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Original research
Predicting symptomatic intracranial hemorrhage in anterior circulation stroke patients with contrast enhancement after thrombectomy: the CAGA score
  1. Guo-Can Chang1,
  2. Thanh N Nguyen2,
  3. Jing Qiu1,
  4. Wei Li1,
  5. Yong-Gang Zhao1,
  6. Xian-Hui Sun1,
  7. Xin Liu1,
  8. Zi-Ai Zhao1,
  9. Liang Liu1,
  10. Mohamad Abdalkader3,
  11. Hui-Sheng Chen1
  1. 1 Department of Neurology, General Hospital of Northern Theatre Command, Shenyang, Liaoning, China
  2. 2 Neurology, Boston Medical Center, Boston, Massachusetts, USA
  3. 3 Radiology, Boston Medical Center, Boston, Massachusetts, USA
  1. Correspondence to Dr Hui-Sheng Chen, Department of Neurology, General Hospital of Northern Theatre command, Shenyang, Liaoning, 110017, China; chszh{at}


Background The aim of the study was to establish a reliable scoring tool to identify the probability of symptomatic intracranial hemorrhage (sICH) in anterior circulation stroke patients with contrast enhancement (CE) on brain non-contrast CT (NCCT) after endovascular thrombectomy (EVT).

Methods We retrospectively reviewed consecutive patients with acute ischemic stroke (AIS) who had CE on NCCT immediately after EVT for anterior circulation large vessel occlusion (LVO). We used the Alberta stroke program early CT score (ASPECTS) scoring system to estimate the extent and location of CE. Multivariable logistic regression was performed to derive an sICH predictive score. The discrimination and calibration of this score were assessed using the area under the receiver operator characteristic curve, calibration curve, and decision curve analysis.

Results In this study, 194 of 322 (60.25%) anterior circulation AIS-LVO patients had CE on NCCT. After excluding 85 patients, 109 patients were enrolled in the final analysis. In multivariate regression analysis, age ≥70 years (adjusted OR (aOR) 9.23, 95% CI 2.43 to 34.97, P<0.05), atrial fibrillation (AF) (aOR 4.17, 95% CI 1.33 to 13.12, P<0.05), serum glucose ≥11.1 mmol/L (aOR 9.39, 95% CI 2.74 to 32.14, P<0.05), CE-ASPECTS <5 (aOR 3.95, 95% CI 1.30 to 12.04 P<0.05), and CE at the internal capsule (aOR 3.45, 95% CI 1.03 to 11.59, P<0.05) and M1 region (aOR 3.65, 95% CI 1.13 to 11.80, P<0.05) were associated with sICH. These variables were incorporated as the CE-age-glucose-AF (CAGA) score. The CAGA score demonstrated good discrimination and calibration in this cohort, as well as the fivefold cross validation.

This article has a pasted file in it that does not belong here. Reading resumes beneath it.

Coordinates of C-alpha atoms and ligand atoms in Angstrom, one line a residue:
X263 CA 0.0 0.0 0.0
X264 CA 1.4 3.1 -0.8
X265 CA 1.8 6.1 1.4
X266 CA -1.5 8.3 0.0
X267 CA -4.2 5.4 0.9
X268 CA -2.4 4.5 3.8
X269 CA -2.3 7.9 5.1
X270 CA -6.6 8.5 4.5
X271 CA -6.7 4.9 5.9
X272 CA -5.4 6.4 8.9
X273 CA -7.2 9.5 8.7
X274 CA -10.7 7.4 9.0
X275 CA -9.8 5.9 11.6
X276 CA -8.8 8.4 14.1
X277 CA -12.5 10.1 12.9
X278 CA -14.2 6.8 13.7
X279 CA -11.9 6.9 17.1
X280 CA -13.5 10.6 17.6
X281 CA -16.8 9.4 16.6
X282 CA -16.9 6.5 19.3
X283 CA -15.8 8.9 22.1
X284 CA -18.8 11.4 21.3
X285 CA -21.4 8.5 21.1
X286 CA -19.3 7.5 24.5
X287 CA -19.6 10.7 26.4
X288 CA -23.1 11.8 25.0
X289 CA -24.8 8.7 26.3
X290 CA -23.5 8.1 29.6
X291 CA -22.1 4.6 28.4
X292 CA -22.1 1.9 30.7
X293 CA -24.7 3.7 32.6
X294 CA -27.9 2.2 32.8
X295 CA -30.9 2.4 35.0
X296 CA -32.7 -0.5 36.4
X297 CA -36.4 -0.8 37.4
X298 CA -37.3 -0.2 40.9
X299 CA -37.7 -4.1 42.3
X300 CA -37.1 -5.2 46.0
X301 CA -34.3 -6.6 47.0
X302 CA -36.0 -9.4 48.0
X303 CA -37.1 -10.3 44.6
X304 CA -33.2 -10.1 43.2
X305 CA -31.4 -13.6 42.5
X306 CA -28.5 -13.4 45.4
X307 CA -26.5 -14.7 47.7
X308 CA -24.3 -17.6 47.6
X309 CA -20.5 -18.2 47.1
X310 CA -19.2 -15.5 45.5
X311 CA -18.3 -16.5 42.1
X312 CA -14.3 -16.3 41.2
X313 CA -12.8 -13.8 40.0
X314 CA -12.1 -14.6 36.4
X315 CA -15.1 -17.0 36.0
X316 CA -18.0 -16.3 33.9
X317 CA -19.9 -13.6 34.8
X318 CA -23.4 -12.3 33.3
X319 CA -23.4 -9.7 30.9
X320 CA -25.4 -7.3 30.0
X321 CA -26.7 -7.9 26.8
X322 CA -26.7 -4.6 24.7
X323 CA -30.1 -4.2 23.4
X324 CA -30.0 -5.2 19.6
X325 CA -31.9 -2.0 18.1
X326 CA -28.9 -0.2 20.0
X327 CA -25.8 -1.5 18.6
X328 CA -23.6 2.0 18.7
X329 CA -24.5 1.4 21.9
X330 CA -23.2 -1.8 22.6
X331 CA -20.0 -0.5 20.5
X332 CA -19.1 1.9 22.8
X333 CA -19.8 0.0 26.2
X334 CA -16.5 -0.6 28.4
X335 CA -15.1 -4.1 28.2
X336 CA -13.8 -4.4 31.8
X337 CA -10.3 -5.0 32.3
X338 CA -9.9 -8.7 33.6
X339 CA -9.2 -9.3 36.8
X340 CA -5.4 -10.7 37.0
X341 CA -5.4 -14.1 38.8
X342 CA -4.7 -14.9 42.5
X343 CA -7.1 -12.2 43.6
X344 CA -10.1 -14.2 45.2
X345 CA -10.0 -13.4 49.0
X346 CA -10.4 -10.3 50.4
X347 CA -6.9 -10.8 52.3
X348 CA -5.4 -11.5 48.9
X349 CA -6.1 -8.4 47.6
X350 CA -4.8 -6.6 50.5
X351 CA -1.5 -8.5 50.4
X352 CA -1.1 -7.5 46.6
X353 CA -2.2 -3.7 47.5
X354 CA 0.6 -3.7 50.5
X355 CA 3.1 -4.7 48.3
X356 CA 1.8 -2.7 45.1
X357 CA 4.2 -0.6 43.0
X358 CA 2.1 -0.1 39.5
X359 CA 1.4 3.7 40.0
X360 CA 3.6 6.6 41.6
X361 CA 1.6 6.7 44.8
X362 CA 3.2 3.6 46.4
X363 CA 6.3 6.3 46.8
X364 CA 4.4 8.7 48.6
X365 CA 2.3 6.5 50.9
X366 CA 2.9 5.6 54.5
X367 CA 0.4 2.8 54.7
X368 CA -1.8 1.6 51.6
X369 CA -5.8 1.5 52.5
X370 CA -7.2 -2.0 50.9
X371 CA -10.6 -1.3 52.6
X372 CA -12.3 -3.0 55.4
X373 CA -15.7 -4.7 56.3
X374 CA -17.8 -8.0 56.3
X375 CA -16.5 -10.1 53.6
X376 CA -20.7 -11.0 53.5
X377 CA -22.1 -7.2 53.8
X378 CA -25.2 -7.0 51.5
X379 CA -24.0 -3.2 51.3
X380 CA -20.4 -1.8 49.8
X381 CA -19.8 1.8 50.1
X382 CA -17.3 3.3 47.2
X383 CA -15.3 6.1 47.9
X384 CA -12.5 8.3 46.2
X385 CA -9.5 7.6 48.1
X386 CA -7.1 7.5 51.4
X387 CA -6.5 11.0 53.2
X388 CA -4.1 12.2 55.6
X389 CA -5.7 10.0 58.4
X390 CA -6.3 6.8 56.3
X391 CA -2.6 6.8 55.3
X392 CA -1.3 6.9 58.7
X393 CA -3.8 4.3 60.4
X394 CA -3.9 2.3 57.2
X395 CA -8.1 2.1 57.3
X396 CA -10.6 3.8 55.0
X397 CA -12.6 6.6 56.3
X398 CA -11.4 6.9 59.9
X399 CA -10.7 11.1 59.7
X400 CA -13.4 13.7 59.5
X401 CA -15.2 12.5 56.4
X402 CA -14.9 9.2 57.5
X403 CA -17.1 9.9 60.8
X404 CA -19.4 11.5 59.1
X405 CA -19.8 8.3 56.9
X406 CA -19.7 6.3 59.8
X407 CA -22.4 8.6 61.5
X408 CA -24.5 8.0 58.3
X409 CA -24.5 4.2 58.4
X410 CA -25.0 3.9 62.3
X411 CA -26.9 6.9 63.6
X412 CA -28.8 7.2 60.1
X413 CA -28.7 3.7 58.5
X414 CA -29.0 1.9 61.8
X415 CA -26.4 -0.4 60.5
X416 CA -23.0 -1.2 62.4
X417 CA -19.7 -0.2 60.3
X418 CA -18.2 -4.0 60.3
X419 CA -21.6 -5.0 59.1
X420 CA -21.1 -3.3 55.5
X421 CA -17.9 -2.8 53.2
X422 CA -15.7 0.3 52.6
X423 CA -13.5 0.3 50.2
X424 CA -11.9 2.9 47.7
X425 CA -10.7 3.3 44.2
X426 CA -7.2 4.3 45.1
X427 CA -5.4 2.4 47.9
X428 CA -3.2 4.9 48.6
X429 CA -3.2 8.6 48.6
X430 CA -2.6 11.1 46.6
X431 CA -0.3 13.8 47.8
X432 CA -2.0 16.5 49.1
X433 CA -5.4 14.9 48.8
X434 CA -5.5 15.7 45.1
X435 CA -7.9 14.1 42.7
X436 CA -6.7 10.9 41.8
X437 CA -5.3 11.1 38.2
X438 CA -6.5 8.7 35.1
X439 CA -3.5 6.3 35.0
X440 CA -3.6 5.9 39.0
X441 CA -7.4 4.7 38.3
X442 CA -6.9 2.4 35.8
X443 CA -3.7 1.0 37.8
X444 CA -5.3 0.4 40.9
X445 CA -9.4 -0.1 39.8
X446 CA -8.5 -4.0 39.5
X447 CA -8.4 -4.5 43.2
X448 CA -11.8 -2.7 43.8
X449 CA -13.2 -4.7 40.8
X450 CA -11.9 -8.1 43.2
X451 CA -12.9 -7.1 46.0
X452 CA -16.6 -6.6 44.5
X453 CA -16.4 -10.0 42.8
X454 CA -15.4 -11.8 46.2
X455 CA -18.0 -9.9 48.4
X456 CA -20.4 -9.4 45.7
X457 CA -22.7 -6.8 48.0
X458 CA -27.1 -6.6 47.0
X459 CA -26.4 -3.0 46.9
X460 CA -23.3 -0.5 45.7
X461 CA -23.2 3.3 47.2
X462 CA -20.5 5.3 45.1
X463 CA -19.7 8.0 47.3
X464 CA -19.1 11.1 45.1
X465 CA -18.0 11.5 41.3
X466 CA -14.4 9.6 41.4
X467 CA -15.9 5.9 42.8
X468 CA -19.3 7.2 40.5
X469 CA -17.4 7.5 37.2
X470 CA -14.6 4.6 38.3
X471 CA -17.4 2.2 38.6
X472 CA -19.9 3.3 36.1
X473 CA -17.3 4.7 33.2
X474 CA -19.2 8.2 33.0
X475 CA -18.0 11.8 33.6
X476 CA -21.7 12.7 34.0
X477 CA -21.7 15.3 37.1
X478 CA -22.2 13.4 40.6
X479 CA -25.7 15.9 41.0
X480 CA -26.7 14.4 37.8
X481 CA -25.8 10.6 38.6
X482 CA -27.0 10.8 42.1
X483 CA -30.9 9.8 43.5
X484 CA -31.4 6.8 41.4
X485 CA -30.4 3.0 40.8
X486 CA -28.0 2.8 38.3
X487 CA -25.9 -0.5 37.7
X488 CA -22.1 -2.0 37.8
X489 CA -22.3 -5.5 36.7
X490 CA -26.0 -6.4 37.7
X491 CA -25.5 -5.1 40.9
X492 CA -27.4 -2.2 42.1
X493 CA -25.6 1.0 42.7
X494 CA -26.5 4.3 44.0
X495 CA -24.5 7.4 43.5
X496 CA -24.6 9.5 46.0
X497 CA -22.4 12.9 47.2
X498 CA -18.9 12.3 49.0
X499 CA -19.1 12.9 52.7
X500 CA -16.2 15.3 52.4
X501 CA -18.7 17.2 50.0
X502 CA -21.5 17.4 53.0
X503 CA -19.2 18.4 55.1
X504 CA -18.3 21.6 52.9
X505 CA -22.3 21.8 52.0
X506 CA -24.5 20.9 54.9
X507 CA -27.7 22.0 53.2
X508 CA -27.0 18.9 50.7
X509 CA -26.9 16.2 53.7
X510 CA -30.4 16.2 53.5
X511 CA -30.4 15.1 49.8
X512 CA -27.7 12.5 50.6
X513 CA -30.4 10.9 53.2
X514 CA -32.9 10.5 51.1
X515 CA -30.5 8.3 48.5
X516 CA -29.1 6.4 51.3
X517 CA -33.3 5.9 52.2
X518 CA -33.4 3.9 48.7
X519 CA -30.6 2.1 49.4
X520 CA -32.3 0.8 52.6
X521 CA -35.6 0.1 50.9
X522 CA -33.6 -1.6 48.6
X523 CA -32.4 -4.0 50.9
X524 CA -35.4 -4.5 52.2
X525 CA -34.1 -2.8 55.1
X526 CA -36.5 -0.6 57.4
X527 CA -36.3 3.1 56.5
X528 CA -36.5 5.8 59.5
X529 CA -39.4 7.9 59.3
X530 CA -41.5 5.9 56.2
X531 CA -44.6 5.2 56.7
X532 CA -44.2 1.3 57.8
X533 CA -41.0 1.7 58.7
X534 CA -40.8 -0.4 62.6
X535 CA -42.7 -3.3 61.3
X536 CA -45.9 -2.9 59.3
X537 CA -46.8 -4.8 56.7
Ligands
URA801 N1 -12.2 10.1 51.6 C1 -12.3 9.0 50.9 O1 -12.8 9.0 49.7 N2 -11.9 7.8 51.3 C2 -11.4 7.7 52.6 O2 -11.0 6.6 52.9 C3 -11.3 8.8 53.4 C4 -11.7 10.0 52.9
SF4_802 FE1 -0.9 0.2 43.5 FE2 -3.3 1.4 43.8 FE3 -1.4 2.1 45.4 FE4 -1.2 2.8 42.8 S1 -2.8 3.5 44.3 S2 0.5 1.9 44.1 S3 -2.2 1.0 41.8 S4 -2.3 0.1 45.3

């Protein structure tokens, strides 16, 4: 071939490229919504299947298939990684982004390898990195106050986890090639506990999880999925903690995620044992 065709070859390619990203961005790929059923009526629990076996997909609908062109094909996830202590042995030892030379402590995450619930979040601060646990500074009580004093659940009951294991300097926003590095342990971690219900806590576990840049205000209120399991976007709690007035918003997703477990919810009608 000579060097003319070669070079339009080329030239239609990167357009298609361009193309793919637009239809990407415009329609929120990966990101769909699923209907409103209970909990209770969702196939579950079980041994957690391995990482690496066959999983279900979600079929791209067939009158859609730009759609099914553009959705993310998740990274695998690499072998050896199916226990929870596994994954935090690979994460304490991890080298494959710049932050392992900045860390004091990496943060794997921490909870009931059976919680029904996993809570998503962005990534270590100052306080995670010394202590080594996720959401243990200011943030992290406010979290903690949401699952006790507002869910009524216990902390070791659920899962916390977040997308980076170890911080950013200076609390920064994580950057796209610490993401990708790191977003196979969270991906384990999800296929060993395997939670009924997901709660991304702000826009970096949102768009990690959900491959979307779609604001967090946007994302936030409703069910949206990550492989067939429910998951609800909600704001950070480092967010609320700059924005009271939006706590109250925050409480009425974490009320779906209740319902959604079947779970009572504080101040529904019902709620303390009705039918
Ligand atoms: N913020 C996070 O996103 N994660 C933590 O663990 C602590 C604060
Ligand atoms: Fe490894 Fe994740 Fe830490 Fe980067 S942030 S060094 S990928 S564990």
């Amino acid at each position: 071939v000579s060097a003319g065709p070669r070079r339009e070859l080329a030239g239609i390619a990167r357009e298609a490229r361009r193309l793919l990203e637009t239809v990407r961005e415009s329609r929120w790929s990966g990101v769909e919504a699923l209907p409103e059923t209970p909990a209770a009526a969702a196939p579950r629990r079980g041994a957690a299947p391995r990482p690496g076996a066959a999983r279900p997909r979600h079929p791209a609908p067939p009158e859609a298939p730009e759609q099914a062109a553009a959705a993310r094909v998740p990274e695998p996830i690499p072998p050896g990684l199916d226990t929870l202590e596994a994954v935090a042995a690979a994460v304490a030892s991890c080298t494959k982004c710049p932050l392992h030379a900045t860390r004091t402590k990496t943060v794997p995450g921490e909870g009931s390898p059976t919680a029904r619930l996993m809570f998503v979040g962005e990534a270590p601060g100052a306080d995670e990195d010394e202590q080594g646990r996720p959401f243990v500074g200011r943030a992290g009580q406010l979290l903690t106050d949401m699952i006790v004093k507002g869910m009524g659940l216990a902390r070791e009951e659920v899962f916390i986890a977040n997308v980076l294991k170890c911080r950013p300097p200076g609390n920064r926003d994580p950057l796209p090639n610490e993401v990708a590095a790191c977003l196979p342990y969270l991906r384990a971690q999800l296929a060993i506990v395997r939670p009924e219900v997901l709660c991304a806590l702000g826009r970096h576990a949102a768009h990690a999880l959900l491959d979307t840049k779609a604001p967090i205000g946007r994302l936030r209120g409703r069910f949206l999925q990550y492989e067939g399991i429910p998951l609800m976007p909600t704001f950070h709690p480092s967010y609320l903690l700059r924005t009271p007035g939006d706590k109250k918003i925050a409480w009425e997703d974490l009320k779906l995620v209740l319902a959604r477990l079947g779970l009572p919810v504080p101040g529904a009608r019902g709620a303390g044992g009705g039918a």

Conclusion The CAGA score reliably predicted sICH in patients with CE on NCCT after EVT treatment.

  • Stroke
  • Thrombectomy
  • Hemorrhage

Data availability statement

Data are available upon reasonable request.

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Data availability statement

Data are available upon reasonable request.

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  • Contributors G-CC retrospectively enrolled patients, acquired the data, and did the literature search. JQ, LL, X-HS, Y-GZ, XL, Z-AZ, and LL acquired the data. G-CC did the statistical analysis and wrote the draft. WL and JQ analyzed the imaging data. TNN and MA critically revised the manuscript. H-SC provided substantial contribution to the design of the study and critically revised the manuscript; had access to the data; approved final version to be published; and agreed to be accountable for all aspects of the work to ensure all questions related to the accuracy or integrity of any aspect of the work are investigated and resolved.

  • Funding The work was supported by the Science and Technology Plan of Shen Yang (20-205-4-007) and the Science and Technology Project Plan of Liao Ning Province (2020JH1/10300002).

  • Competing interests None declared.

  • Provenance and peer review Not commissioned; externally peer reviewed.

  • Supplemental material This content has been supplied by the author(s). It has not been vetted by BMJ Publishing Group Limited (BMJ) and may not have been peer-reviewed. Any opinions or recommendations discussed are solely those of the author(s) and are not endorsed by BMJ. BMJ disclaims all liability and responsibility arising from any reliance placed on the content. Where the content includes any translated material, BMJ does not warrant the accuracy and reliability of the translations (including but not limited to local regulations, clinical guidelines, terminology, drug names and drug dosages), and is not responsible for any error and/or omissions arising from translation and adaptation or otherwise.